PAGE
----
The Heresy of Boring Preaching
Which is worse? To be a boring preacher or a heretical one?
Good-hearted graduates of our college will answer ‘a heretical one’, and they would be correct. What they will almost certainly be wrong about is how close-run a contest it actually is.
All godly preachers want to be known for their faithfulness to scripture. Others may teach what ‘itching ears’ want to hear, but we preach the Bible—whether our listeners like it or not, we will preach the truth.
Now, of course, this aim is nothing but commendable. We should preach God’s Word in all its fullness. And, of course, heresy is nothing to be winked at. If our faith means anything it all, it means that there are eternal consequences to the content of our preaching. A message that distorts the truth and misleads a congregation is as destructive an action as can be performed. Heresy is the worst.
However, many preachers are so overcome by the fear of being incorrect from the pulpit that they think they have performed their duty as preacher simply by avoiding error. But in preaching, as in most other things, doing no wrong is not the same as doing right.
It seems to me that churches are emptying in many parts of the world because it is no longer culturally expected for good people to be in the pews on a Sunday. They don’t have to be there, and so we as ministers no longer have a captive audience. If we are boring, it is now socially acceptable for our hearers to vote with their feet.
Of course it is not good that people lack commitment to being in church, and of course it is not good for ministers to succumb to the pressure to become showmen, and of course it is ultimately up to the Lord whether people respond to the message appropriately. But none of that absolves the preacher of his responsibility to his calling.
We say that we believe that scripture is the Word of God given in history for us. More than this, we say that by the Holy Spirit, hearers of that historical message can experience it as God’s word personally to them. How can God’s book be boring? How can God speaking be boring? The Bible is at once beautiful and deep and confrontational. The problem is not with the material. With rare exceptions (I’ll give you the genealogies and some of the legal material), boring preaching is your fault. If you’ve let people think that the Bible is boring or irrelevant to them, have you done any less damage than a workaday heresy would have?
There are many ways to be boring, I suppose, but the two most common kinds of boring sermon in my experience are as follows:
Shallow sermons: Perhaps my least favourite kind of sermon is one in which the preacher has nothing to say that a perceptive reader didn’t already notice when the text was read out at the start, but still takes 30 minutes to say it. Even worse is the situation when the preacher has merely scanned through the passage and picked up some of the keywords, at which point he proceeds to deliver a banal word-study of each of them. Understanding the Bible deeply enough to be able to understand how the parts connect, or why each element is there, or what it was saying to its original audience—understanding not just what it says but why as well—all of this takes a lot of work and a lot of thought. But doing this work is necessary to understanding God’s Word to the original hearer, and so it is necessary to communicating God’s Word to the present hearer. Without it, sermons are vague and generalised and shallow (if not misdirected altogether). It is usually painfully obvious when a preacher stands up with only a foggy perception of the text and his own meandering thoughts to share—when he has nothing urgent to say. It might be ‘Bible-based’, but is it the Word of God?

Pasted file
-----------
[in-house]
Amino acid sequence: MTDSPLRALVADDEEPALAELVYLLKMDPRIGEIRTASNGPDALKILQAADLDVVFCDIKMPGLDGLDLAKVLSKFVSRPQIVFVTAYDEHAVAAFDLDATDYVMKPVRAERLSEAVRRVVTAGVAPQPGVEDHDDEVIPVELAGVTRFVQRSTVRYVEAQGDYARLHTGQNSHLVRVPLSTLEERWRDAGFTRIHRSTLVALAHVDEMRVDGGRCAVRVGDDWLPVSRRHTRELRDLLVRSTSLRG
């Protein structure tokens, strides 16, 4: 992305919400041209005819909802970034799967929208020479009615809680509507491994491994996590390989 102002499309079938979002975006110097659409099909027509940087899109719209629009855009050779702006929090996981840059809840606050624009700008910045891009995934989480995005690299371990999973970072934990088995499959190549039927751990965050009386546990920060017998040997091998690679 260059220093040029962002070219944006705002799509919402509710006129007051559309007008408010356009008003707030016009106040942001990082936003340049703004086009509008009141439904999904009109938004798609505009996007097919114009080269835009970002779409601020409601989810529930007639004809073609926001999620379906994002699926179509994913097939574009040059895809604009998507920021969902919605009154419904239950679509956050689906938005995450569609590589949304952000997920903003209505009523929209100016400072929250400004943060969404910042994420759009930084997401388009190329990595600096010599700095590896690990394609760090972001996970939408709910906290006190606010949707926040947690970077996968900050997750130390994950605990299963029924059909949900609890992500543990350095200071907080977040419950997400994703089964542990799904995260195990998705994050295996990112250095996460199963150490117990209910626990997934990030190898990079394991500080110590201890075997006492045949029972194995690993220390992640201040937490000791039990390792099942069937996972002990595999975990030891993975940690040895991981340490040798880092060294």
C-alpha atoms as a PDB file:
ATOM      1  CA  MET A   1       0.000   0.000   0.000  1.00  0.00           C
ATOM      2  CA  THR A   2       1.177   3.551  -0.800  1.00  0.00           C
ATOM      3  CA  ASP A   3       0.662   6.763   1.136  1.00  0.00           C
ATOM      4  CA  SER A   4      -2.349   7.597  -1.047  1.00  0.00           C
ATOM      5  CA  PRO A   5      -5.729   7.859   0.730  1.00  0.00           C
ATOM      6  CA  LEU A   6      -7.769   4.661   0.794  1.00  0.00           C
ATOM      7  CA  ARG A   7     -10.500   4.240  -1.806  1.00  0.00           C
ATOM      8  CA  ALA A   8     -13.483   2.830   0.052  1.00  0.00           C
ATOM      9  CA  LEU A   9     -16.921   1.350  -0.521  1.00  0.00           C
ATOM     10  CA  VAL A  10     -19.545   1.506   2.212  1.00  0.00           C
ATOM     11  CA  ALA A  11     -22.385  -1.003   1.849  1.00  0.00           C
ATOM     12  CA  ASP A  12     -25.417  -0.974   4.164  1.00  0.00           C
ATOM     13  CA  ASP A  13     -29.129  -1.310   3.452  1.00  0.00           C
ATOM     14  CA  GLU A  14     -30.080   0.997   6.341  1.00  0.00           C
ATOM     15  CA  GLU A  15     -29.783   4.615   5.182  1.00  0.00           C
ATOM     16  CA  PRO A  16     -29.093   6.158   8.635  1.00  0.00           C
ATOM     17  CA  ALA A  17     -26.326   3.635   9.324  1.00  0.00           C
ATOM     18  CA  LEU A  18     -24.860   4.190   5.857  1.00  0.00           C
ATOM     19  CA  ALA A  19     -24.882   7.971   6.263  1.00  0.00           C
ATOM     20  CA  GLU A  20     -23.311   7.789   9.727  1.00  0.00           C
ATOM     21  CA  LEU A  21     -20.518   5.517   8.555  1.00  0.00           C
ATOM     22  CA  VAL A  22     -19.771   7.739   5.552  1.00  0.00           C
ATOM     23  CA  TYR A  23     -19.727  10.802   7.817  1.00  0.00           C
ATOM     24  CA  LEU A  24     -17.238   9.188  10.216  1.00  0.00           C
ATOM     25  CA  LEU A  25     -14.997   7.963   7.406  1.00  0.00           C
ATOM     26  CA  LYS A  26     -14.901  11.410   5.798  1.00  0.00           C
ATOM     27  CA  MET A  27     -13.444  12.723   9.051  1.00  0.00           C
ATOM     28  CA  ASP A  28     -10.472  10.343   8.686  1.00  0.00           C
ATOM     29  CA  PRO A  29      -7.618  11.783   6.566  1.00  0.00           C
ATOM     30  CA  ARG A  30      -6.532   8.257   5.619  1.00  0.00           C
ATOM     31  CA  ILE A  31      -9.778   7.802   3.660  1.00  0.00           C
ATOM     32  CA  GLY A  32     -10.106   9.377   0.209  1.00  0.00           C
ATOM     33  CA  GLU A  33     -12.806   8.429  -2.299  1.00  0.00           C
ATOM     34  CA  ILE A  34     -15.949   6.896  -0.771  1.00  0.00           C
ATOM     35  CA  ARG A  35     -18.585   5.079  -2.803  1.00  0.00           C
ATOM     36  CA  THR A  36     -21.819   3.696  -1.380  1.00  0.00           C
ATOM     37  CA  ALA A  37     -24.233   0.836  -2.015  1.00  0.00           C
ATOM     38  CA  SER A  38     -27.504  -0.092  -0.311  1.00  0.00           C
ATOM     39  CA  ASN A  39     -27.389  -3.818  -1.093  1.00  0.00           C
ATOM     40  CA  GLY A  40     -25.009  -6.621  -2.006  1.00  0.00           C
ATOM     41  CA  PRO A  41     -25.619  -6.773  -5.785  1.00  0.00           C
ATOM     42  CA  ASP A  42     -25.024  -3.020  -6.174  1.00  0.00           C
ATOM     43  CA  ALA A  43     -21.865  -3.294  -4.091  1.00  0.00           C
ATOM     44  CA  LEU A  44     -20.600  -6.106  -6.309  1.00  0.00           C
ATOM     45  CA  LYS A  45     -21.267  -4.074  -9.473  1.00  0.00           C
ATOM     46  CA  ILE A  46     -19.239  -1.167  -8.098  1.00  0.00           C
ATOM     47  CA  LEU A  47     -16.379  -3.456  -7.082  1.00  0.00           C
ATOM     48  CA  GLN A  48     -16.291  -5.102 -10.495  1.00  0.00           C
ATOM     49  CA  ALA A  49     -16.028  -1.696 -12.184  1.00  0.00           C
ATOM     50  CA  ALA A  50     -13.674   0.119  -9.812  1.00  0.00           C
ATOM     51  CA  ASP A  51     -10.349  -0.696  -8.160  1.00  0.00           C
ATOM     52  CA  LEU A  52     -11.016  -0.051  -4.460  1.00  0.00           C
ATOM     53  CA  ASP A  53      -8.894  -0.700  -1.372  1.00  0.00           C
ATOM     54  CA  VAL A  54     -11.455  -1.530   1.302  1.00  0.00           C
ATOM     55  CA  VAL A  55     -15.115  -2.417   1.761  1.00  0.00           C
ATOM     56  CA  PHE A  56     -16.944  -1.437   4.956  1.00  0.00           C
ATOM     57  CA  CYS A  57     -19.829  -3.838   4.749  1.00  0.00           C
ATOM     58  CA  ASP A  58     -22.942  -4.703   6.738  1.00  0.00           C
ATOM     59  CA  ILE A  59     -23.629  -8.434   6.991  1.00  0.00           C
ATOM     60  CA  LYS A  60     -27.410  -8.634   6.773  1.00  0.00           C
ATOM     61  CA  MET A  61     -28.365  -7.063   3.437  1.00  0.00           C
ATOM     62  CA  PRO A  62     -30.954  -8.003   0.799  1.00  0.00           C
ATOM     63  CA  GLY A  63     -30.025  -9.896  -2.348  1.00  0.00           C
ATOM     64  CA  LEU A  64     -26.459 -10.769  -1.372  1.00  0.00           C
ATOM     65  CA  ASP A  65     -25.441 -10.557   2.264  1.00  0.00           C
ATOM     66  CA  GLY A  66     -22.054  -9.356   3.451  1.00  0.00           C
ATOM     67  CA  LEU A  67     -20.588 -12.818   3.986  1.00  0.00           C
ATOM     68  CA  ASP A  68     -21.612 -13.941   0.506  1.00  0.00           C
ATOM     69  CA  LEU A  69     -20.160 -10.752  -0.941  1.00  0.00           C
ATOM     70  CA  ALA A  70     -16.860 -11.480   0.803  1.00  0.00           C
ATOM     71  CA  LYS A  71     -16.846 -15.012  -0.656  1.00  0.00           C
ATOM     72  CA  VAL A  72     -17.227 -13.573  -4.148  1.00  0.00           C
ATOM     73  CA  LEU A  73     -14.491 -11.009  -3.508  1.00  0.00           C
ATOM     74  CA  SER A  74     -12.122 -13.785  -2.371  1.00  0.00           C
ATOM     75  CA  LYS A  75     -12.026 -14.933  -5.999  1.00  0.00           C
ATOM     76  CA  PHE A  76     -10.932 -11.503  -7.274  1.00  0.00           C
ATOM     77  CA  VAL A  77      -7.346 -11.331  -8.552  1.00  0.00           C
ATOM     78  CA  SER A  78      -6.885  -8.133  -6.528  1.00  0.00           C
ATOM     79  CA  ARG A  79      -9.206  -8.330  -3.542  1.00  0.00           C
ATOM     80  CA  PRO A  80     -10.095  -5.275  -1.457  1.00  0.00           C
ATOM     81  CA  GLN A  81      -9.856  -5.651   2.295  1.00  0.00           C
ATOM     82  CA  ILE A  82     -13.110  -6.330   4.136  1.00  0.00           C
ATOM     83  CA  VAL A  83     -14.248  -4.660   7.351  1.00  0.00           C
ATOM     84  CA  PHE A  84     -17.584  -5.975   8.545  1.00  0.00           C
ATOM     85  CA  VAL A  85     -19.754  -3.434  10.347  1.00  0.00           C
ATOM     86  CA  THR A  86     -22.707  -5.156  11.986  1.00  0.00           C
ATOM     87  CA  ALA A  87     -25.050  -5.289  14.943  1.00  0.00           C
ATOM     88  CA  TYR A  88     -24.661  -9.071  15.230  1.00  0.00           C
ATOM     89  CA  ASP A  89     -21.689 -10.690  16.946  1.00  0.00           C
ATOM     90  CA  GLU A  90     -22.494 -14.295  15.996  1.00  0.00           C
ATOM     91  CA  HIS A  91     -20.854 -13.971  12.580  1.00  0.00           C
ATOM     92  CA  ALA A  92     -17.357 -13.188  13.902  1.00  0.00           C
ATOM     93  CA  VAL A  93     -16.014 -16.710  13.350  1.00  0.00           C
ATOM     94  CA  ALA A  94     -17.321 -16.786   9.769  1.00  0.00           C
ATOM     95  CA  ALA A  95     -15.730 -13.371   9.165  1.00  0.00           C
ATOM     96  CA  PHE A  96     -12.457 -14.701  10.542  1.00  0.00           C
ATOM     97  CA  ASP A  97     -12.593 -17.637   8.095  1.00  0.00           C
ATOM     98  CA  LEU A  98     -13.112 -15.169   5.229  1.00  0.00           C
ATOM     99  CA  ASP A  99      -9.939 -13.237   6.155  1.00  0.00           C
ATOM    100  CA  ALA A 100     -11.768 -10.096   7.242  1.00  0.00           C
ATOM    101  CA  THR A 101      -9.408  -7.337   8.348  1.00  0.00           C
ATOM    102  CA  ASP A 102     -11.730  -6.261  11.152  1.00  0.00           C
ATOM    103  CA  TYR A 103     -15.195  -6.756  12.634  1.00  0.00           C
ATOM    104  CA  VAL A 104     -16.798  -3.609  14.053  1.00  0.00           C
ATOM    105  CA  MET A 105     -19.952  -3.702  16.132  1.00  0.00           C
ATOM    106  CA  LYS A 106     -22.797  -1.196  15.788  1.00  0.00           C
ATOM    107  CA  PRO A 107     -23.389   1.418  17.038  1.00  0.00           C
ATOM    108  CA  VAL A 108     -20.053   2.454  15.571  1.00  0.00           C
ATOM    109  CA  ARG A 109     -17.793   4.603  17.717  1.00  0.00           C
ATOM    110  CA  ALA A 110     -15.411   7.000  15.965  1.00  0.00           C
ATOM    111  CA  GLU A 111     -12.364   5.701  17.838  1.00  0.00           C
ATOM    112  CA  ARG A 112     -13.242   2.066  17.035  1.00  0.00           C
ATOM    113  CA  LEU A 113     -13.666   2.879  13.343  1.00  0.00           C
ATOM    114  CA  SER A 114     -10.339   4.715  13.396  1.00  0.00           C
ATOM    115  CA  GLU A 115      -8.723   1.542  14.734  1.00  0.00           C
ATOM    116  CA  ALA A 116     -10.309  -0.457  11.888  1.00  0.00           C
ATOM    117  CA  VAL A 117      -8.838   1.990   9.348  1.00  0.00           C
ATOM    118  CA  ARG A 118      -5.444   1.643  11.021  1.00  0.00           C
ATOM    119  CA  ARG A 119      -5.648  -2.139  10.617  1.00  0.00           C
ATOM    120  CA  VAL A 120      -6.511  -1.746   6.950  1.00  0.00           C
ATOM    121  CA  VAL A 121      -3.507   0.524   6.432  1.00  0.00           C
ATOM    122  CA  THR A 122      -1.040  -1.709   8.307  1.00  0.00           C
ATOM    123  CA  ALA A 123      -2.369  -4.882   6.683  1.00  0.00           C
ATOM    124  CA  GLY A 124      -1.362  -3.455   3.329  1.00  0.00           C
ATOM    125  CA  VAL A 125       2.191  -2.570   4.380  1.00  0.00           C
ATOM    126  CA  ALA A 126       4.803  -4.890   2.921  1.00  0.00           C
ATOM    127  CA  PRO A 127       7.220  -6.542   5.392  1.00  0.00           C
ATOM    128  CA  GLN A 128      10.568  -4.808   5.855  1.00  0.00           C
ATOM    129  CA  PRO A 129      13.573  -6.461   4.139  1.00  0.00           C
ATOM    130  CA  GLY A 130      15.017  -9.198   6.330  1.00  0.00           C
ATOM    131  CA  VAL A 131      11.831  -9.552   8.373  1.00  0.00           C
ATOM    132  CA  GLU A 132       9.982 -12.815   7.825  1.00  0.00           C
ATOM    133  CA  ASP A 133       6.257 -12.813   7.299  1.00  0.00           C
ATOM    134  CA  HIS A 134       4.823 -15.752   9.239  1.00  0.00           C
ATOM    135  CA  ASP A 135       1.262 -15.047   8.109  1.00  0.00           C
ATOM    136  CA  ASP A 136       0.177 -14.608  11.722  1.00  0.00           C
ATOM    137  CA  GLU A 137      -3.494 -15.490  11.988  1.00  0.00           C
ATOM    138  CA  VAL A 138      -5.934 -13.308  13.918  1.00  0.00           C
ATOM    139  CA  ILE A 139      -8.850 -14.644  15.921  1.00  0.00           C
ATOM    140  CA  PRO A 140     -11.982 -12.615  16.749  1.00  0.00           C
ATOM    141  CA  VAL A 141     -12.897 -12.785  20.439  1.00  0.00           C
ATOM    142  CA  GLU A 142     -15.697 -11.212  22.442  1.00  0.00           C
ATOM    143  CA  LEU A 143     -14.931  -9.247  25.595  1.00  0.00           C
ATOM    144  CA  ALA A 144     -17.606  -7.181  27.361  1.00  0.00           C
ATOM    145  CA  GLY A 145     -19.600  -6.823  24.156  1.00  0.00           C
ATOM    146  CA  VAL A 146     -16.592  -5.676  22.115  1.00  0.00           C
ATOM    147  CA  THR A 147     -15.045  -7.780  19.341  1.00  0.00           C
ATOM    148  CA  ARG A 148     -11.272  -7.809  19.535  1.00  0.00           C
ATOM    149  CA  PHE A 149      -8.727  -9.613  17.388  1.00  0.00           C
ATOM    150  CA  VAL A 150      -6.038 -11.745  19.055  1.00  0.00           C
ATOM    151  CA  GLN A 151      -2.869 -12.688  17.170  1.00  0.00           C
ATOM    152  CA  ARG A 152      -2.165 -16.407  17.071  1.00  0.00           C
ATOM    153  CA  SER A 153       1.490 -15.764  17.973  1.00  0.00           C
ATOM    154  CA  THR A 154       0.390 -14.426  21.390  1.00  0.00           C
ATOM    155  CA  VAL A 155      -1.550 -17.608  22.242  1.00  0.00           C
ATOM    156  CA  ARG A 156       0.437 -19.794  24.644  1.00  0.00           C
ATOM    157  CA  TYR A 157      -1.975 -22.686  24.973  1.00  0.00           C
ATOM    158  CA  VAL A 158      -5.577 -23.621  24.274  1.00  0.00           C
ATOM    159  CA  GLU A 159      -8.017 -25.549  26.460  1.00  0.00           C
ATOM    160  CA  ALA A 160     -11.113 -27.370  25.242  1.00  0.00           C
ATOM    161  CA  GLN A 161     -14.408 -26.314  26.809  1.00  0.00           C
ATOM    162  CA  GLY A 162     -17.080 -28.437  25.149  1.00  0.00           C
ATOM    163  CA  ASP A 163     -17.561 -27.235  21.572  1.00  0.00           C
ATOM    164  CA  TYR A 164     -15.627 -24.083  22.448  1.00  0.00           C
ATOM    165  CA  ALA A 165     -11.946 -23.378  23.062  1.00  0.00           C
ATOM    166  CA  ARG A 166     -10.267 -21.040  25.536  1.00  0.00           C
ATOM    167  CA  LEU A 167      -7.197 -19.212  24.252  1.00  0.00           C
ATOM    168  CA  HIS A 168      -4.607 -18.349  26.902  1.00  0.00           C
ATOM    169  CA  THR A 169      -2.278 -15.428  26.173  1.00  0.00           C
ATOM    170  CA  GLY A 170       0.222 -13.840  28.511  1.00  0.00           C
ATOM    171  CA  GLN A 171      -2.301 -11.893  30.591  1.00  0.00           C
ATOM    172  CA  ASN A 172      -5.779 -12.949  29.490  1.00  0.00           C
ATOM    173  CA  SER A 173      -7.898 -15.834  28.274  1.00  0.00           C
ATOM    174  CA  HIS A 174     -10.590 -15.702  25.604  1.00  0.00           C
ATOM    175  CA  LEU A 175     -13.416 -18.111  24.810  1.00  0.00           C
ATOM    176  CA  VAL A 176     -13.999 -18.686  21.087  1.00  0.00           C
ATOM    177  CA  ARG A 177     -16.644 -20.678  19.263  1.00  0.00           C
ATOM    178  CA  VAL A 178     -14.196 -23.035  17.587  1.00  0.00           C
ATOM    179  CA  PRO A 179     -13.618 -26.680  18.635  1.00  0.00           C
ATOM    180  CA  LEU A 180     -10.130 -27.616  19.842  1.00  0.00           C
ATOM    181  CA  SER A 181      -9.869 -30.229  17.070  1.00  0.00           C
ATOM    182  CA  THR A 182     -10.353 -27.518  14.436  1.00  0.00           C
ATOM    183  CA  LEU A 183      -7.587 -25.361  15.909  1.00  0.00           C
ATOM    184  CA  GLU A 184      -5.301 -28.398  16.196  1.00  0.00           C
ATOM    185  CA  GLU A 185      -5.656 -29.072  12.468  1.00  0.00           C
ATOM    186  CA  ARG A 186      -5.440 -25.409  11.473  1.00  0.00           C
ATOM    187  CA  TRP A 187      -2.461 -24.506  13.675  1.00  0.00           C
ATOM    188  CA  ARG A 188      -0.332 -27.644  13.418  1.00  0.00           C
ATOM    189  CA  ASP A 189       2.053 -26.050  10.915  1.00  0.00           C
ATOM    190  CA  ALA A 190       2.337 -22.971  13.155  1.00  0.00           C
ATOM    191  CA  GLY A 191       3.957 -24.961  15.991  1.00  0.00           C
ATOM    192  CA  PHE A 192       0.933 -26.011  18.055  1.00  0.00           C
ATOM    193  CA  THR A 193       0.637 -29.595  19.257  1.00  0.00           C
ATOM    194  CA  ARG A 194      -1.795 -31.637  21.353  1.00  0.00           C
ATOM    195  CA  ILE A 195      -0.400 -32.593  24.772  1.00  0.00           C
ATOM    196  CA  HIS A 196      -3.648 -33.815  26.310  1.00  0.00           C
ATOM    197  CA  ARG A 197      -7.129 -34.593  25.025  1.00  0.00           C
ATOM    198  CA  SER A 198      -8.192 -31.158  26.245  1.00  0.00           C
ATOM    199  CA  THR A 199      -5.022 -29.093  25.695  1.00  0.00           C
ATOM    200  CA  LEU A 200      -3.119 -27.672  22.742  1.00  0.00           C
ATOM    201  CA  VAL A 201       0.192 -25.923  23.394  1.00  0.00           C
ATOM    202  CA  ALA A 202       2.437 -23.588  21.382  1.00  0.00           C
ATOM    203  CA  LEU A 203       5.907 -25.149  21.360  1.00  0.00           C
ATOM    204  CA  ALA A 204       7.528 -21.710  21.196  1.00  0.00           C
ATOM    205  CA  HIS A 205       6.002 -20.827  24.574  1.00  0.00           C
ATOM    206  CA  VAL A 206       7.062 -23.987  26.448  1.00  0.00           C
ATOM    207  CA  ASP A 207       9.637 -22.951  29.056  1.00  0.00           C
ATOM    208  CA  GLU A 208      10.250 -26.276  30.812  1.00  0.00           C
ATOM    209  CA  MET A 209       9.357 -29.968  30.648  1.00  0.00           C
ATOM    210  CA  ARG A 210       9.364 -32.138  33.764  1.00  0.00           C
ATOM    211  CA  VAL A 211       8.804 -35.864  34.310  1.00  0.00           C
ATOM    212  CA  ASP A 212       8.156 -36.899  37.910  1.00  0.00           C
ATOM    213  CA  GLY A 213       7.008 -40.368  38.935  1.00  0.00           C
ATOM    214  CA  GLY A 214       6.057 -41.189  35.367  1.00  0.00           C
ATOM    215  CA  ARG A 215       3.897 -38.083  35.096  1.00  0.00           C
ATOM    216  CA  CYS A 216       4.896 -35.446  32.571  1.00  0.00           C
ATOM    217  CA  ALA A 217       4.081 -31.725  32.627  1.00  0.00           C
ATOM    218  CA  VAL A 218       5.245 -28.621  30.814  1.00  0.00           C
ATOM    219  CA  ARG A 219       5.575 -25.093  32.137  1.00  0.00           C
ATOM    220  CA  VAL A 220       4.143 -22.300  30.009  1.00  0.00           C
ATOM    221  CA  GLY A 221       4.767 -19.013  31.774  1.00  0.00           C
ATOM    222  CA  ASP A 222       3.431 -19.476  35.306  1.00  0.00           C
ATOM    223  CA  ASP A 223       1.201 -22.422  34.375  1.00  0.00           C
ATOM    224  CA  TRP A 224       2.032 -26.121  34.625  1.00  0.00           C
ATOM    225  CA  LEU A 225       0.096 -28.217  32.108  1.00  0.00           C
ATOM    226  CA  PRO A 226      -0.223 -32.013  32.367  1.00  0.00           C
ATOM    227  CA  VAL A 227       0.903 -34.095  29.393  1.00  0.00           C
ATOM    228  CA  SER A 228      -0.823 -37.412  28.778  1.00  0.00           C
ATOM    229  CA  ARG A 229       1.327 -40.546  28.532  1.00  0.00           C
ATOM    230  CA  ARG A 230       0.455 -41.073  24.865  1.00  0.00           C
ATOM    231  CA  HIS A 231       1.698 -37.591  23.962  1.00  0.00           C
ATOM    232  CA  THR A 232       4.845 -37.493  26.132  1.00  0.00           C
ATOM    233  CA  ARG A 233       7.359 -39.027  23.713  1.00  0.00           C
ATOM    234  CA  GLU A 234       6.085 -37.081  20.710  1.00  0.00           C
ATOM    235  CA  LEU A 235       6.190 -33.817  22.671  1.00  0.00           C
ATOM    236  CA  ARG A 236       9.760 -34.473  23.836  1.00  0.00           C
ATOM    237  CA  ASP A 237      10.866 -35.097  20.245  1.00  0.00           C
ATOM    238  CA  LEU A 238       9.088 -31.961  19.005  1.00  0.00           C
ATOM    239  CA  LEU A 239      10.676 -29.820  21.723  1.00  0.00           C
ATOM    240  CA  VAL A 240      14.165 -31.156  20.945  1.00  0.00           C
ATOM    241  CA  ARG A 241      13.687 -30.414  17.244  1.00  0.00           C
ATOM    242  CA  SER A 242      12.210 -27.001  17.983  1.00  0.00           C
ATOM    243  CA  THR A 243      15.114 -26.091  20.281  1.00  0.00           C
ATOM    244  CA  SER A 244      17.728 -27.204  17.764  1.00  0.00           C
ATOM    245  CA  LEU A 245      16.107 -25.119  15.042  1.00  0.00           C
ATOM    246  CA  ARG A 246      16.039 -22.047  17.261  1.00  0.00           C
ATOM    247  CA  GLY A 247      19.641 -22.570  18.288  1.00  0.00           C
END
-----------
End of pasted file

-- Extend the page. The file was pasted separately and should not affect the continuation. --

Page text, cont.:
Hearer-oblivious sermons: The other major way of deceiving your audience into thinking that the Bible is dull is to disregard your hearer completely. I have often been the best example of a boring preacher, chiefly when I pack the talk full of difficult or involved content that a listener has little or no chance of absorbing, or when I get so precious about my finely chosen wording written in my study that I insist on reading it out word-for-word (usually at twice the reasonable speed). You cannot say everything that needs to be said; you must only say what the hearer is able to hear.
More than this, the preacher must remember that preaching is a spiritual battle—every time we stand up to speak it is a contest for the attention of our hearers. With every introduction you need to answer for yourself and tell your hearer why they need to listen. With every point you need to ask how the text addresses your hearer. When you apply the text, you need to say what the text would say if it were written to your audience—enthuse them with the hopes that the text gave to its first hearers; confront them with the challenges with which it confronted the first hearers.
Bible-less preaching (even when it connects well with the hearer) shows contempt for the office of preacher; heresy shows contempt for the Word of God. True faithfulness in the pulpit requires that the Word of God is grasped by—and itself grasps—your hearer.